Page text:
Picea orientalis

Oriental Spruce




  • native to Asia Minor
  • zone 4

Habit and Form

  • evergreen tree with horizontal, pendulous branches
  • narrow, compact, conical shape
  • 50' to 60' tall , can reach 120'
  • slow growth rate
  • medium texture

Summer Foliage

  • needles are 4-sided with a blunt tip
  • 1 to 4 stomatal lines on each side
  • needles are 0.25" to 0.50" long
  • shortest needles of all spruces
  • dark green color

Autumn Foliage

  • no fall color, evergreen


  • monoecious
  • not ornamentally important


  • cones are on short stalks found at the ends of branches
  • mature cones are cylindrical; 2" to 4" long by 1" wide
  • reddish purple color turning to a medium brown at maturity
  • cone scales have smooth margins


  • medium brown color
  • peeling, thin scales


  • adaptable to many soil types as long as they are moist
  • can not tolerate harsh winters
  • full sun

Landscape Use

  • specimen
  • screen
  • large shade tree when an evergreen is desired


  • browning of foliage in severe winters
  • no disease or insect problems

ID Features

  • large, narrow, evergreen tree
  • long cones with entire scales
  • needles leave petiole on stem when pulled off
  • very short needles that are 4-sided
  • dark green color


  • by seed, requires no treatments
  • cultivars by grafting or some by cuttings


'Aureospicata' (the same as 'Aurea') - A popular selection, this plant is notable for its bright yellow new growth. The needles mature to green on this broad tree.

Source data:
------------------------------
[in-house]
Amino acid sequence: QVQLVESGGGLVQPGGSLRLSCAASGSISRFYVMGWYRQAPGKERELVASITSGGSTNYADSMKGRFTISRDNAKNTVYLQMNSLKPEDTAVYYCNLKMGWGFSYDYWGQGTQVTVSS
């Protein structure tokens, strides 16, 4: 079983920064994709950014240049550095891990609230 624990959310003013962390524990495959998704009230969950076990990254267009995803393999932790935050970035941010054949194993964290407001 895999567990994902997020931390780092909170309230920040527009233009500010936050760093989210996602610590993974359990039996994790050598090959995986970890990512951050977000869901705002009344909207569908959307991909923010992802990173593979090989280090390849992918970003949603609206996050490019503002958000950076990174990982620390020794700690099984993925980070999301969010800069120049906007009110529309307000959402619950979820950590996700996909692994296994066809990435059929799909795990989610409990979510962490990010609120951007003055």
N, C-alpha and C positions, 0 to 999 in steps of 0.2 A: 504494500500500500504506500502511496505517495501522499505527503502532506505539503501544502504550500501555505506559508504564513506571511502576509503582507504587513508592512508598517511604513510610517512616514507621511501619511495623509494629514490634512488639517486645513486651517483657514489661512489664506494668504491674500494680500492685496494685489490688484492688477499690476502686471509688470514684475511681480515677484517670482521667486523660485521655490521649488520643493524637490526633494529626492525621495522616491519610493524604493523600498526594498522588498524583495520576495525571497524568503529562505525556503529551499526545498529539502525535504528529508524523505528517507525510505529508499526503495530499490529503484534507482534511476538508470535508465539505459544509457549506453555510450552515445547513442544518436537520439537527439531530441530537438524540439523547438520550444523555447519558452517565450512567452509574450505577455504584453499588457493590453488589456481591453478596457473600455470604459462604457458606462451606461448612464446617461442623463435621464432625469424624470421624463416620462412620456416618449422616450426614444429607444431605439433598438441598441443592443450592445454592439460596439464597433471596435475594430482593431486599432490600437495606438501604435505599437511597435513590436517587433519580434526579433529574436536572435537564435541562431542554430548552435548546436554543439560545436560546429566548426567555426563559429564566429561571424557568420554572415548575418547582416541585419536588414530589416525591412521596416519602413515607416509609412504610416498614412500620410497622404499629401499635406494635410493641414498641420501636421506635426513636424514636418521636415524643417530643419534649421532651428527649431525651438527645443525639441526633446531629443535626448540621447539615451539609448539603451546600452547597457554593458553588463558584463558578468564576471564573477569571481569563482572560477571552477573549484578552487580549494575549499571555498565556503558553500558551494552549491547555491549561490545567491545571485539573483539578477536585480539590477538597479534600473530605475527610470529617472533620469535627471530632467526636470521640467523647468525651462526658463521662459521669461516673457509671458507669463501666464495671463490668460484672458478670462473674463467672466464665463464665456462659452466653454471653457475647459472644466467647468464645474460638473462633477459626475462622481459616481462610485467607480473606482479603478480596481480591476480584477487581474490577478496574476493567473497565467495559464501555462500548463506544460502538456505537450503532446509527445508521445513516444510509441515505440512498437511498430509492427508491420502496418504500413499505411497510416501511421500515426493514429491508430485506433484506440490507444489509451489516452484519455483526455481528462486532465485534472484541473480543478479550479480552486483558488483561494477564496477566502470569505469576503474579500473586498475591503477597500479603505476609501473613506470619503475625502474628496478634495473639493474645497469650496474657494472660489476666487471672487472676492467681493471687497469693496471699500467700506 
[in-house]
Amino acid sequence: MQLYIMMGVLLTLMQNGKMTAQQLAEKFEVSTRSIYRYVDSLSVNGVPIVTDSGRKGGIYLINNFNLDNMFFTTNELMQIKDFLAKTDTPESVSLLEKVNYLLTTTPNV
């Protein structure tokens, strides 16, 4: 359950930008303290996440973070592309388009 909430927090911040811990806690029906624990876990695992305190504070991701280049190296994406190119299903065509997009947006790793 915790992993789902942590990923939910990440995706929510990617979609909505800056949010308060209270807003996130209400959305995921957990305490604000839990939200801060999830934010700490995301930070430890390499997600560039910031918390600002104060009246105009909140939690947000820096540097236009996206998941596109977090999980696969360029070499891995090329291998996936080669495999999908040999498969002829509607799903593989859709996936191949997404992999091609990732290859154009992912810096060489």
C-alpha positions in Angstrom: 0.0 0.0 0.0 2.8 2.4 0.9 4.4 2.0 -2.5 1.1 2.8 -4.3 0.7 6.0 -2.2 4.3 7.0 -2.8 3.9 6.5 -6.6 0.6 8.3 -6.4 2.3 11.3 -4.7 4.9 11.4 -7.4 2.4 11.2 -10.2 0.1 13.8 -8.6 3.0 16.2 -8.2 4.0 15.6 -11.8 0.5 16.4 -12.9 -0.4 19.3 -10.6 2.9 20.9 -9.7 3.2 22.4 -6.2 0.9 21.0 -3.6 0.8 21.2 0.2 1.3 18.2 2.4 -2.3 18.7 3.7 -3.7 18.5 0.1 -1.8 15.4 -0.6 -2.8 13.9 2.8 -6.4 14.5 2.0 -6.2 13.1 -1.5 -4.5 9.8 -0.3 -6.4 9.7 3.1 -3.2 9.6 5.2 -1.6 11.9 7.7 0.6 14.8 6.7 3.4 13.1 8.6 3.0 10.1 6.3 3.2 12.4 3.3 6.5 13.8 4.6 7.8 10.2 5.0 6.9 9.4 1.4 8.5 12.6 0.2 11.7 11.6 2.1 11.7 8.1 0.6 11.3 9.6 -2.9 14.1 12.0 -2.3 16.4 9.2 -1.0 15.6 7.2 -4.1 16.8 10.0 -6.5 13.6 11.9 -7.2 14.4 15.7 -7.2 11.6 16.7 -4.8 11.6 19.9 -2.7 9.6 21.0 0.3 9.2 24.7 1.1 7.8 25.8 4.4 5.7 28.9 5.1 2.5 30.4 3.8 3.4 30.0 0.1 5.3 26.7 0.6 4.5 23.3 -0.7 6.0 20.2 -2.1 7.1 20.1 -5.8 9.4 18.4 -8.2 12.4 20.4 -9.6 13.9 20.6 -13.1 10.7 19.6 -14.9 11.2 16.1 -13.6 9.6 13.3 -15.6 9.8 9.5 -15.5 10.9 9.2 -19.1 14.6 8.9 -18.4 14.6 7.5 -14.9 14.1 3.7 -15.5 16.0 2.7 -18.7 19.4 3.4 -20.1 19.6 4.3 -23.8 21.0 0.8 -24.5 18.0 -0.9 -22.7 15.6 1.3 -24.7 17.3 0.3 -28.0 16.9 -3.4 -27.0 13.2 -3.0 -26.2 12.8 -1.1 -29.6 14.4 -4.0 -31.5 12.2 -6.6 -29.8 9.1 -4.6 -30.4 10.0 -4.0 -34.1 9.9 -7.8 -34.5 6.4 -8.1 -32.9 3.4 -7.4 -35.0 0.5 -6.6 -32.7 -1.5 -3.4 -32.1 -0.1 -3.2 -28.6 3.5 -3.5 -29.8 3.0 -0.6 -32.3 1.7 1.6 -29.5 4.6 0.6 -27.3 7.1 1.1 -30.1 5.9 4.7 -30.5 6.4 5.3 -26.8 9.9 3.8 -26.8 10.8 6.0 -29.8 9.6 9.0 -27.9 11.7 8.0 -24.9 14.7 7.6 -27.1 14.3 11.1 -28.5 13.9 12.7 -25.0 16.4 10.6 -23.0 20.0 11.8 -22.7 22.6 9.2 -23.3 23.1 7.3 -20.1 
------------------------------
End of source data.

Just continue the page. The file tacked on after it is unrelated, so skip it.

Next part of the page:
'Gowdy' - This narrow selection features short, deep green needles and a fine branching habit. It is slow-growing and smaller, perhaps reaching 10' tall in time.

'Skylands' - Perhaps the most popular form, this cultivar bears golden needles all year. The color may be muted on shaded branches of this slow-growing, pyramidal tree.

Various dwarf and semi-weeping dwarf selections exist, including: 'Nana', a mounded grower to 3' tall; and 'Pendula' (also called 'Weeping Dwarf'), a slow-grower with drooping branchlets.

© Copyright Mark H. Brand, 1997-2015.

The digital materials (images and text) available from the UConn Plant Database are protected by copyright. Public use via the Internet for non-profit and educational purposes is permitted. Use of the materials for profit is prohibited.

Citation and Acknowledgements: University of Connecticut Plant Database, http://hort.uconn.edu/plants, Mark H. Brand, Department of Plant Science and Landscape Architecture, Storrs, CT 06269-4067 USA.